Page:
SEARSPORT, Maine — The Searsport where Alivia Cross lives is a very different community from the one that existed 150 years ago during the golden age of shipbuilding and sailing.
Through a multimedia class project, the Searsport District High School sophomore had the chance this semester to learn about her town’s history and create an exhibit that will be on display at the Penobscot Marine Museum this summer.
“I learned a lot about our history,” the 16-year-old said Monday evening at the museum after an opening for the “Then and Now: The Dangers of Life At Sea” exhibit. “I didn’t realize how big an impact we had on the world.”
Many of the world’s sea captains came from New England, and Searsport produced a disproportionate amount, she said. For her project, she talked to local historians including Charlene Farris and Faith Garrold, and worked with Cipperly Good, the collections manager at the museum. With their help, Alivia learned about different aspects of life at sea. Her exhibit, located in the Old Church Vestry at the museum, features photographs such as an unhappy toddler perched on the knee of her father, a ship captain.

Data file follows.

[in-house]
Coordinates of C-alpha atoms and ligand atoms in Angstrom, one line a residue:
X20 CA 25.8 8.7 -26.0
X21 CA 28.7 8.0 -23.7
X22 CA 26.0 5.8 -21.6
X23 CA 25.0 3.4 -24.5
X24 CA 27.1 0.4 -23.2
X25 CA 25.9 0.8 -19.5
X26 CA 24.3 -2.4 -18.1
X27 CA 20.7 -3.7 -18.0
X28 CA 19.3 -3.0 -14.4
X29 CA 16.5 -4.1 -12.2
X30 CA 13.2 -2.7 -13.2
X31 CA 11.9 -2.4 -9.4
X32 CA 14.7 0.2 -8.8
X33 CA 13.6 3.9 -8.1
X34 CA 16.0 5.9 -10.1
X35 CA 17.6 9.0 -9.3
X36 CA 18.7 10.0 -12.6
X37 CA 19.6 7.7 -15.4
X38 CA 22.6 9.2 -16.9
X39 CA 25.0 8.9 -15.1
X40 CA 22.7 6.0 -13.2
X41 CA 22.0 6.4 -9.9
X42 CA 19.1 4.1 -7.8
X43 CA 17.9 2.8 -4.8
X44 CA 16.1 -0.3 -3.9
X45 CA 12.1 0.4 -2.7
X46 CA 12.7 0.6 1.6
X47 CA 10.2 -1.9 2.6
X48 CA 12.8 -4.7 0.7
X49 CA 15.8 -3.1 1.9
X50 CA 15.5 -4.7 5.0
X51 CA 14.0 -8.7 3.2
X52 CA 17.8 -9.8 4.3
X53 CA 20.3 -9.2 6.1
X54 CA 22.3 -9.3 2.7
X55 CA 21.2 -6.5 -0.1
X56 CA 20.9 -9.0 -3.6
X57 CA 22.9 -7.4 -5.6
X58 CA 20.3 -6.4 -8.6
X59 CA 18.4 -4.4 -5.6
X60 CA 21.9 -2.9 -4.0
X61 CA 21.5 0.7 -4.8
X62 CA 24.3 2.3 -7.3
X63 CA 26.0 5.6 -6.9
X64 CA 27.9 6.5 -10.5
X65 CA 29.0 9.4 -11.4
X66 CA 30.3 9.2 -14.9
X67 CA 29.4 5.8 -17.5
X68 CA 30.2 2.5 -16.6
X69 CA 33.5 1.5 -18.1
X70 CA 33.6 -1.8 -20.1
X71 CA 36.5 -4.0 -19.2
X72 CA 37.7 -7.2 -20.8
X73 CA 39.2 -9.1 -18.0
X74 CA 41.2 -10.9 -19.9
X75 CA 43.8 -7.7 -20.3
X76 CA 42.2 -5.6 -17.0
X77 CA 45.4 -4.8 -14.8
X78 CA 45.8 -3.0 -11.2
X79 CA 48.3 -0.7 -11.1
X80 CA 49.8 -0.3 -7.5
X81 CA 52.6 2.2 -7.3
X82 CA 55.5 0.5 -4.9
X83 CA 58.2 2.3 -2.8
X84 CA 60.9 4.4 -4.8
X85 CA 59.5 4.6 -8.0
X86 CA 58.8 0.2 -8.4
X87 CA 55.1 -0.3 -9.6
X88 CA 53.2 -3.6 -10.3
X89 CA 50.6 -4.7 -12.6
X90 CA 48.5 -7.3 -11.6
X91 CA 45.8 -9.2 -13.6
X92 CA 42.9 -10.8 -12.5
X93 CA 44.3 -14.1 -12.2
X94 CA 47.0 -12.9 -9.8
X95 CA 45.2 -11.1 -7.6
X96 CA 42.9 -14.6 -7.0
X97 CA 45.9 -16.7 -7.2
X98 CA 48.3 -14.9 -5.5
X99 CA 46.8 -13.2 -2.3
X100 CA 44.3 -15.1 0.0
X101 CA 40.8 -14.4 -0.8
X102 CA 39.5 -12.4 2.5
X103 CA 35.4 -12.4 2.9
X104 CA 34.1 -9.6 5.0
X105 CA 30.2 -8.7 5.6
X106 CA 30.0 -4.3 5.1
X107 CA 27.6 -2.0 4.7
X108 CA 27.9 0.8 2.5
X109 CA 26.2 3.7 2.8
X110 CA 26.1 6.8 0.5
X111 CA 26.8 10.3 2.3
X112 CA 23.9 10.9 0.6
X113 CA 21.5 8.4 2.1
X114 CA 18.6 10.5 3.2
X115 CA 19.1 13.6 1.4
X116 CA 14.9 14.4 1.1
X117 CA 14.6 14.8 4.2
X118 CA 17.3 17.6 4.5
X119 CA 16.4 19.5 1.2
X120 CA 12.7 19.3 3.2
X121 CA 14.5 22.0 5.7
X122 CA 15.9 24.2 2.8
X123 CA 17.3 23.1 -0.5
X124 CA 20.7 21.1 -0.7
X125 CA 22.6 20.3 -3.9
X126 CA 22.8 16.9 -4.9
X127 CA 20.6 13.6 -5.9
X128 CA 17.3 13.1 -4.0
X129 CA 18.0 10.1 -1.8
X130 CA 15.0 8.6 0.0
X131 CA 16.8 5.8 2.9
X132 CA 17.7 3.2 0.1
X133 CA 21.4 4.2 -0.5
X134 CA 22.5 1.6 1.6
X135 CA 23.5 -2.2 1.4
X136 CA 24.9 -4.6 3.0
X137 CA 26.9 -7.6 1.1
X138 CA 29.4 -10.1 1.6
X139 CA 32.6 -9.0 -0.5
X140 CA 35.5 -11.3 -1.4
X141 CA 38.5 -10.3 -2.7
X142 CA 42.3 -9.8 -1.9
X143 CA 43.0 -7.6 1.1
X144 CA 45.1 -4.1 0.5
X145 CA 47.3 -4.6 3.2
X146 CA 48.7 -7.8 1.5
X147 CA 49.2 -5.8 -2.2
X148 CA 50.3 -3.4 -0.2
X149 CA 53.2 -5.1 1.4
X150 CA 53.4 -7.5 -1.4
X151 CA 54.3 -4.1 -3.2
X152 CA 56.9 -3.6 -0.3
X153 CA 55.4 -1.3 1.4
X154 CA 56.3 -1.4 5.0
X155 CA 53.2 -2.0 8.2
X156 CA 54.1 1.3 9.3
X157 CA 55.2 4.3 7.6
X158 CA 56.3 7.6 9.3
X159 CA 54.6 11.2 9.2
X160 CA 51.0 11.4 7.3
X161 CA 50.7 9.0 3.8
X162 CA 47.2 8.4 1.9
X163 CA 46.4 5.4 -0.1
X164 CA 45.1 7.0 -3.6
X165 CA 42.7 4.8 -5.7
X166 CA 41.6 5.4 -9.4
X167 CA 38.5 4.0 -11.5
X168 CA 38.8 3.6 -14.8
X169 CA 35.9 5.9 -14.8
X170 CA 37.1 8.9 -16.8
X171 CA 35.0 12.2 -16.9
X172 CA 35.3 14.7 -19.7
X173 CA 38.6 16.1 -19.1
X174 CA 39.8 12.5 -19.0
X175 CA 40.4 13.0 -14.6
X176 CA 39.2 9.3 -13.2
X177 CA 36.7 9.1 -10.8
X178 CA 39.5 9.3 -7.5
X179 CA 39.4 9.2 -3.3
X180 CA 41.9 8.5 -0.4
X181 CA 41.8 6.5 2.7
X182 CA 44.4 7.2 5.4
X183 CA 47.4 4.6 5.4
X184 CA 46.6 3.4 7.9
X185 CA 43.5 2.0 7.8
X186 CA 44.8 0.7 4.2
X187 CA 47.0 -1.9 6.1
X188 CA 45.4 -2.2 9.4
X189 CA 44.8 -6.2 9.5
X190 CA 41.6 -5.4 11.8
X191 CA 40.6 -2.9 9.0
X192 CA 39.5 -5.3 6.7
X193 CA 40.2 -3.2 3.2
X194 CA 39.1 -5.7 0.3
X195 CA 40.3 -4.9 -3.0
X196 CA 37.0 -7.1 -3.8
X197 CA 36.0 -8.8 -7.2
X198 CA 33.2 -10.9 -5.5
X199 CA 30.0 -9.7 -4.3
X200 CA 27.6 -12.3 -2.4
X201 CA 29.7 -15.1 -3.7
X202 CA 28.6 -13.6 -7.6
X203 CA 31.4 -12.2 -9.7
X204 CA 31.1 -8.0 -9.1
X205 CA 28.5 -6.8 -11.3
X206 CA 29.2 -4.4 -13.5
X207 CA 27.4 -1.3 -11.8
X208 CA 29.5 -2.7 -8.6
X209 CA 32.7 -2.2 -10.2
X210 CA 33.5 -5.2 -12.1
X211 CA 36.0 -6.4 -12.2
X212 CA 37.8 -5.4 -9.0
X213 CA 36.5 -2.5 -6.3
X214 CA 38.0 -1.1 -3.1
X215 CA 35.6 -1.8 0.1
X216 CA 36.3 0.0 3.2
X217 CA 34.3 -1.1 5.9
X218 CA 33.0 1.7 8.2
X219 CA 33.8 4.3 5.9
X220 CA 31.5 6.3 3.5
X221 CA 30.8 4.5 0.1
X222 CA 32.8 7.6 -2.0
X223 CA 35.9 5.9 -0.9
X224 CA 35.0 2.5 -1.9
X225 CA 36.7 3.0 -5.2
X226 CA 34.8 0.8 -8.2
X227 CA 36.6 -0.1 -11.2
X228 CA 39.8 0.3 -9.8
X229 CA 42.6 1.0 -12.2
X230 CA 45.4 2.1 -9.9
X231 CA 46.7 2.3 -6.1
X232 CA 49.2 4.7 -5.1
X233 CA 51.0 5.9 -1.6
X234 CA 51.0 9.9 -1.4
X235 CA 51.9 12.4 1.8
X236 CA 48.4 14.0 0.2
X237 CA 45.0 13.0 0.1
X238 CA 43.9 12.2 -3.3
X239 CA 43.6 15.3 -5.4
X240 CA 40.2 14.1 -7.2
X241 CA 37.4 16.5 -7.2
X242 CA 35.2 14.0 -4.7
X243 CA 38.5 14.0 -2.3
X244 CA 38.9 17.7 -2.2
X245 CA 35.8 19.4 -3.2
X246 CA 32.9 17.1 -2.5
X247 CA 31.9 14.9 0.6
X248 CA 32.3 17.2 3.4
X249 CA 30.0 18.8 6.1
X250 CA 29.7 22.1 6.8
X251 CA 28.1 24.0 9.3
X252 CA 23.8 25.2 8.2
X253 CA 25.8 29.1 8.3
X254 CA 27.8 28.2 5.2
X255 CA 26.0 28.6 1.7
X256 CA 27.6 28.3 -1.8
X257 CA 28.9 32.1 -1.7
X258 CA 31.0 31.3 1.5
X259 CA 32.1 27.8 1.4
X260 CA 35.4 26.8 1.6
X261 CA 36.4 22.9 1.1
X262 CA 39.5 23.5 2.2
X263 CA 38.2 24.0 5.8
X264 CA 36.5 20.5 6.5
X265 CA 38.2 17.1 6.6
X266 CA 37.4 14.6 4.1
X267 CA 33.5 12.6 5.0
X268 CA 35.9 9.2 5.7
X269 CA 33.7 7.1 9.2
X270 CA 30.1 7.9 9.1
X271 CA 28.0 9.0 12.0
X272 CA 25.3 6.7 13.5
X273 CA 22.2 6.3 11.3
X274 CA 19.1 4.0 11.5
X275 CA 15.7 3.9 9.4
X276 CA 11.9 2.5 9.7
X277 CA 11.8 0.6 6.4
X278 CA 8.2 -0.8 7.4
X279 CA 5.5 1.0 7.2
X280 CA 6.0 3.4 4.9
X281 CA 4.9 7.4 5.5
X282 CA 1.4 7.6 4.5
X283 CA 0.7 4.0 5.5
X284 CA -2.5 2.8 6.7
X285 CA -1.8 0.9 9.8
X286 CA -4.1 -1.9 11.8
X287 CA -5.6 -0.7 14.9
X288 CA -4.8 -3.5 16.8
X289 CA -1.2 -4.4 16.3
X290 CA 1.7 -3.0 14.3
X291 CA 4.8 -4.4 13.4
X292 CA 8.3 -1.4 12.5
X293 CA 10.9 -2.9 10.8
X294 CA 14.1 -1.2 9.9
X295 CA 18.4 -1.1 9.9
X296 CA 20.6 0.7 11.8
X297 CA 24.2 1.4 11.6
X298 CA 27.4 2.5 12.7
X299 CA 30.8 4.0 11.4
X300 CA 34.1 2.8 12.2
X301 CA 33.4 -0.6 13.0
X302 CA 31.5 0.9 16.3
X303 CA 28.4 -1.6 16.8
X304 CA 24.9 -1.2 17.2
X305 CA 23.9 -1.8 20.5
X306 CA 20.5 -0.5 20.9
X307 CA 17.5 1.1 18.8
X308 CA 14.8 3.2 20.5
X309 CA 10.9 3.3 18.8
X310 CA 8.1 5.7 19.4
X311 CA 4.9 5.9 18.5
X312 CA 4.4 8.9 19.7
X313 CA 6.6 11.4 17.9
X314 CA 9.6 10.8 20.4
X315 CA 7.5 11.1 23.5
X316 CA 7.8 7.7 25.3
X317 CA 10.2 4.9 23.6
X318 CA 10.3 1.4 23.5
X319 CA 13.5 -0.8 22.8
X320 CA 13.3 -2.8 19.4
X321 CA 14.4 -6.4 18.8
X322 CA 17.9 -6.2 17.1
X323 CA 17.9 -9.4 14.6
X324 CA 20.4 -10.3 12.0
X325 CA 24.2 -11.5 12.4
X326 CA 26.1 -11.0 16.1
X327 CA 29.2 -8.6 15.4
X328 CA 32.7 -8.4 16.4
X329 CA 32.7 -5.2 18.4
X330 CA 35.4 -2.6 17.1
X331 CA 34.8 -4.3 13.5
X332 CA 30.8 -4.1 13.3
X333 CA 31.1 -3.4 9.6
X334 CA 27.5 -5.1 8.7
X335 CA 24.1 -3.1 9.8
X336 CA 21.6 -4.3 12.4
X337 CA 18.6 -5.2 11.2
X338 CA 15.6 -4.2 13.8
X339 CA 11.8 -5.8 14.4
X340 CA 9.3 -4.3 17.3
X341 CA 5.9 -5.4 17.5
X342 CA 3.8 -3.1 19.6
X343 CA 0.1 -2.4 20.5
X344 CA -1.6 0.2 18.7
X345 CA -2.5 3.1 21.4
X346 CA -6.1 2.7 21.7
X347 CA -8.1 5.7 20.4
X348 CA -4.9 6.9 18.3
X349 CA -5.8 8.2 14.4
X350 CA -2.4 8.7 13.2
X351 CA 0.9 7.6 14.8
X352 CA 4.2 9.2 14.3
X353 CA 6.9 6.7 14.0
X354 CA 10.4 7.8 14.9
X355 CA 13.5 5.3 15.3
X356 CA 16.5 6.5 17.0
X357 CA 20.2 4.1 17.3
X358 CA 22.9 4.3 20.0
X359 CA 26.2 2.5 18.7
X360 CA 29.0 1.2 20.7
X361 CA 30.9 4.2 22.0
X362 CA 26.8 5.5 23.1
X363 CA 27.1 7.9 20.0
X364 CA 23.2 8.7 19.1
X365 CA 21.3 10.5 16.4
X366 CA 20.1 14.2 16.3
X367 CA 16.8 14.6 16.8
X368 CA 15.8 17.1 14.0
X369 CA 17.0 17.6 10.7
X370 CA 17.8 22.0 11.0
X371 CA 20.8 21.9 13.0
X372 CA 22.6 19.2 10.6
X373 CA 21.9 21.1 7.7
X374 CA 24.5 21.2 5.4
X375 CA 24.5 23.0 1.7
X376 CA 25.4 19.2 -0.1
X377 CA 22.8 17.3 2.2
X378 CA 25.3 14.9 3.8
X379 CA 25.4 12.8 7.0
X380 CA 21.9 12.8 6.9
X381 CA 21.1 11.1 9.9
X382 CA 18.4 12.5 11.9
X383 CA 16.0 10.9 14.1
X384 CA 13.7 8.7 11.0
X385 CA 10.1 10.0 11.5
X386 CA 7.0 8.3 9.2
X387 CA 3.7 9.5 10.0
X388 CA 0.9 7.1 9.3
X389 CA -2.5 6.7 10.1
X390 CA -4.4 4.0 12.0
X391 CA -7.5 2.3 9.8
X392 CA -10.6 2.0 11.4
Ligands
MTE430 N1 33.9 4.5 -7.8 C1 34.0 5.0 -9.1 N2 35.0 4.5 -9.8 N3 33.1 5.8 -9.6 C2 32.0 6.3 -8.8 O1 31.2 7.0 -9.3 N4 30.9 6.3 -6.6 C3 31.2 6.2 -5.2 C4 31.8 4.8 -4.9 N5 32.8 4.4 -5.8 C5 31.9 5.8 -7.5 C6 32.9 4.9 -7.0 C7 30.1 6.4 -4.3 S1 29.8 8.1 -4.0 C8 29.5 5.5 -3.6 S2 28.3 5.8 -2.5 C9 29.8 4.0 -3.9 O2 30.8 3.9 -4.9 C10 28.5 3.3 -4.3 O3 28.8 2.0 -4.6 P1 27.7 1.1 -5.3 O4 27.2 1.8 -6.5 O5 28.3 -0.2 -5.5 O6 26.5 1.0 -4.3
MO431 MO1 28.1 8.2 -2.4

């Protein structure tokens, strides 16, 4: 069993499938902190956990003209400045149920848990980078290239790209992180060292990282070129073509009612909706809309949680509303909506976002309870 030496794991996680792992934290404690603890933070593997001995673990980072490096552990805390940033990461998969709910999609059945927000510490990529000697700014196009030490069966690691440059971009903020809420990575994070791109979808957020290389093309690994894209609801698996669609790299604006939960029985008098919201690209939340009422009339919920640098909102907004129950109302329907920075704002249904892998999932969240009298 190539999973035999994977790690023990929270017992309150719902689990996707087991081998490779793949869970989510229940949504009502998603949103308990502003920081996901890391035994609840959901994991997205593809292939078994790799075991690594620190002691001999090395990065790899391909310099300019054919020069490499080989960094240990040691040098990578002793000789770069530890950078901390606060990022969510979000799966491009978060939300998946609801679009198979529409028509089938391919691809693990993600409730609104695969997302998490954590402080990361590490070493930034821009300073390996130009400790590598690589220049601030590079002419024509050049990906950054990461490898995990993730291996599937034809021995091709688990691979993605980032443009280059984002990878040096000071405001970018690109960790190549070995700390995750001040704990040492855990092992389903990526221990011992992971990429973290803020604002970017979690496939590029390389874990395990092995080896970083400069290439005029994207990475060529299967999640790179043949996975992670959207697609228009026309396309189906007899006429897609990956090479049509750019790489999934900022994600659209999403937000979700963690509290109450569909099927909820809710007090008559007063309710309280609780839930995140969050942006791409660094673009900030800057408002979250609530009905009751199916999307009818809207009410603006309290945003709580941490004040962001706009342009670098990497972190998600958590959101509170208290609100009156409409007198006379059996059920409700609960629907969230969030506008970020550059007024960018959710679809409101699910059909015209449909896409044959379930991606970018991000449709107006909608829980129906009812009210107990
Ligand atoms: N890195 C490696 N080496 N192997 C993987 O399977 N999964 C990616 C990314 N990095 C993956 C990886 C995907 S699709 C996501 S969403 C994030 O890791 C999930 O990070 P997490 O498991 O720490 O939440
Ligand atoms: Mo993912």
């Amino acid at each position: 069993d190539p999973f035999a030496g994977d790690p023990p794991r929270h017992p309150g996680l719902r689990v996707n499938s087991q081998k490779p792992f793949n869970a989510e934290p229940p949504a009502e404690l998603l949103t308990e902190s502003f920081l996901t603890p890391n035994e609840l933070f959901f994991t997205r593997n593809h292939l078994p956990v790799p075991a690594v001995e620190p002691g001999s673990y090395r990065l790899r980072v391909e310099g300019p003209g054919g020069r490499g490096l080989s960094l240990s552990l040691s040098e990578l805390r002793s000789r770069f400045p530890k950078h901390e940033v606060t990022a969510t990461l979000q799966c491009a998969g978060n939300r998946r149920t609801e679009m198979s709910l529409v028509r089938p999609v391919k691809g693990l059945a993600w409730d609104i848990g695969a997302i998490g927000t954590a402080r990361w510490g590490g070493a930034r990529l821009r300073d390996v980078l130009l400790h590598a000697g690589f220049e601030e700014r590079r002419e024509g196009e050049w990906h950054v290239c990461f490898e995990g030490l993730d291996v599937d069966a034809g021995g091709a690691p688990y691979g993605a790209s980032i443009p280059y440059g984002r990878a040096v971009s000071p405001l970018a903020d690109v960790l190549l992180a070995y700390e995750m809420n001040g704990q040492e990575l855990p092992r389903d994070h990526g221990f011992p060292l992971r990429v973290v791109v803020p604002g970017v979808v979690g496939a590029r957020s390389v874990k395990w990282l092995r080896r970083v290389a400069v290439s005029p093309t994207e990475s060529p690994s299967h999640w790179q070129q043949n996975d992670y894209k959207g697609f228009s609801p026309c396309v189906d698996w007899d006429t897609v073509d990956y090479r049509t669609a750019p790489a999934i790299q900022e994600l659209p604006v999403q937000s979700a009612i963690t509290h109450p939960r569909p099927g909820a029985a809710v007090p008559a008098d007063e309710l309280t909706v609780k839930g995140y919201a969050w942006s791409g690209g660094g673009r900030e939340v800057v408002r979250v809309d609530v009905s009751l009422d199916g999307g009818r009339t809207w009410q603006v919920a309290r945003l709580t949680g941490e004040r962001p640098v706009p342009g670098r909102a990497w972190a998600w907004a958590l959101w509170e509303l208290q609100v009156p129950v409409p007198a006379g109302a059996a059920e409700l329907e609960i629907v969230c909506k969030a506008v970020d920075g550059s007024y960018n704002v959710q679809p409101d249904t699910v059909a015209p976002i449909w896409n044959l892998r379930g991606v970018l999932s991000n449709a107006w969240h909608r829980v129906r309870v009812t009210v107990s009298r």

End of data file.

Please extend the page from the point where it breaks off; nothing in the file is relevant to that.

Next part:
Many sea captains were encouraged to bring their families aboard for long journeys to faraway continents, so lots of Searsport families lived an exotic and well-traveled existence in the 19th century, Alivia said.
Her classmates made short movies that combined oral histories and archival photographs to look at topics such as navigation and technology, lighthouses, the loss of Searsport captains at sea and more. One was a spoof about living at sea.
Leslie Gregory, a Searsport District High School teacher, has done the annual “Then and Now” project for four years now. Each year has had a different focus from maritime occupations to the dangers of life at sea.
“The best part this year was that students got to pursue a medium that was important to them,” she said.
Kevin Johnson, the museum’s photo archivist, said that he was pleased students used the museum collections database to find the images they wanted to incorporate into their movies.
“We’re really trying to encourage that,” he said. “It’s putting our resources to use.”